Some twenty-three days after the presumptive official publication of my latest book, Loyalty, I received actual copies of the book. Under normal circumstances, I would have held the book in my hands at least four weeks prior to publication. The reason for the delay? Not clear. Let us put it down to those infamous supply chain problems and leave it at that.
How did the book arrive?
I am at my desk working on a new book.
There is a knock on my door. I open it and see a UPS man moving away having left on my threshold a large box. It had come to Colorado from Indiana. Ah yes, from HarperCollins.
I open the box and there are some twenty copies of my new book. As per the standard contract, I get 20 copies. From here on, if I want more, I have to buy them, all be it at a hefty discount.
(I will send copies to family, and even some extended family. Some friends. Will they read it? Sometimes I know. Sometimes I don’t. Once that distribution is done I’ll have about five copies left.)
How does it feel to have a book in hand that I began—in one sense or another—more than two years ago?
To begin, it’s gratifying, and though I have published a lot, it’s always exciting in a muted way.
But while it may seem odd, when I glance at the book my first thought is, Did I really write this? It seems extremely big—word-wise—and since I am working on another book and, as always, struggling to make it happen, I truly wonder how I did it. I kid you not.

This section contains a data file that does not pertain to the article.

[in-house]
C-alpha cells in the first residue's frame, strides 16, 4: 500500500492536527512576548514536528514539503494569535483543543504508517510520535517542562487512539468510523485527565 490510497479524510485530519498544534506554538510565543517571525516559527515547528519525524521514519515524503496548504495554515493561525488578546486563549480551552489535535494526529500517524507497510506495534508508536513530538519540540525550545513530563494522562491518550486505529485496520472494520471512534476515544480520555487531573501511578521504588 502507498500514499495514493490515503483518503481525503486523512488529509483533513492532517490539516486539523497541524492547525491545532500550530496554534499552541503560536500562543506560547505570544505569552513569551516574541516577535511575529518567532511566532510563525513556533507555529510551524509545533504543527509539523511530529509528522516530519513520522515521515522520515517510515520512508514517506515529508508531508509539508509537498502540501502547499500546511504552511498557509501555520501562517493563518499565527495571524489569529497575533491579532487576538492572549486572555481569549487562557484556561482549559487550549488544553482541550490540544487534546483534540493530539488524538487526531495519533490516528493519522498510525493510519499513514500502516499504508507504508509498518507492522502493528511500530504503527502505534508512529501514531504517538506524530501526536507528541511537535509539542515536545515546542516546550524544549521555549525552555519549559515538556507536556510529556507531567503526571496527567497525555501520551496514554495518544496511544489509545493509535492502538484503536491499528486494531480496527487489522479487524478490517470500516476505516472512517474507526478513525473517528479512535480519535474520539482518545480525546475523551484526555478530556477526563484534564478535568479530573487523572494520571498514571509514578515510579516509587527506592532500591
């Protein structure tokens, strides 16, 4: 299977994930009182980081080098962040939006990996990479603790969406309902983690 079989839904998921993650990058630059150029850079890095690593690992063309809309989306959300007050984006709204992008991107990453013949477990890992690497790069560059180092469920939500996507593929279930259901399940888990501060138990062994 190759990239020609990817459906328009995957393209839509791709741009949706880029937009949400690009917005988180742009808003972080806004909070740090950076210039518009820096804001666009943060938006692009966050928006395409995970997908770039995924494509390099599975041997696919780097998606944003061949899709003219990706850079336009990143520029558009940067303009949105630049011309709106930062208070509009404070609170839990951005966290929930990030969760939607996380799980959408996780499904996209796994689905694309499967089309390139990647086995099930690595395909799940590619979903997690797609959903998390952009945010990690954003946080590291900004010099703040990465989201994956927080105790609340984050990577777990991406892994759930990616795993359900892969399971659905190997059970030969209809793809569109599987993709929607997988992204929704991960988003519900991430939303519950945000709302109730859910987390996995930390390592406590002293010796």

I note the dust jacket. Some slight suggestions for changes I made were done. That’s gratifying.
Then I examine the book itself, the paper, the print, the binding, its heft and feel. Feels good.
I pay particular attention to the maps in the books. I’m seeing them for the first time. I have always enjoyed maps in books. (I knew a book collector who exclusively sought out books with maps). In this instance, designing the maps was not so easy. When I wrote the book, I had tracked down a (replicated) map of 1775 Boston for research. It was sent to the book designer in Brooklyn, New York. It never arrived. We searched for another map. But since my original map store had closed—Covid?—it wasn’t easy. Map found, but then, since Boston itself has undergone a physical transformation, we had to identify sites.
Map enjoyed, I flip through the book, and sense how the book reads. Looks good. I try to identify the font. Not sure I can.
Then I go to the title page, sign the book, and date it, “2–22-22.” I like that configuration.
All that done, I put the book on my shelf in chronological sequence with all my other books, next to Ragweed and Poppy, my previously published book. Utterly different.
Loyalty looks good. It will sit there, quite untouched. But I will note it and feel satisfied. There, I think, that one is done.
Then I return to my desk and continue working on my next book.
I wonder, Will it ever be finished?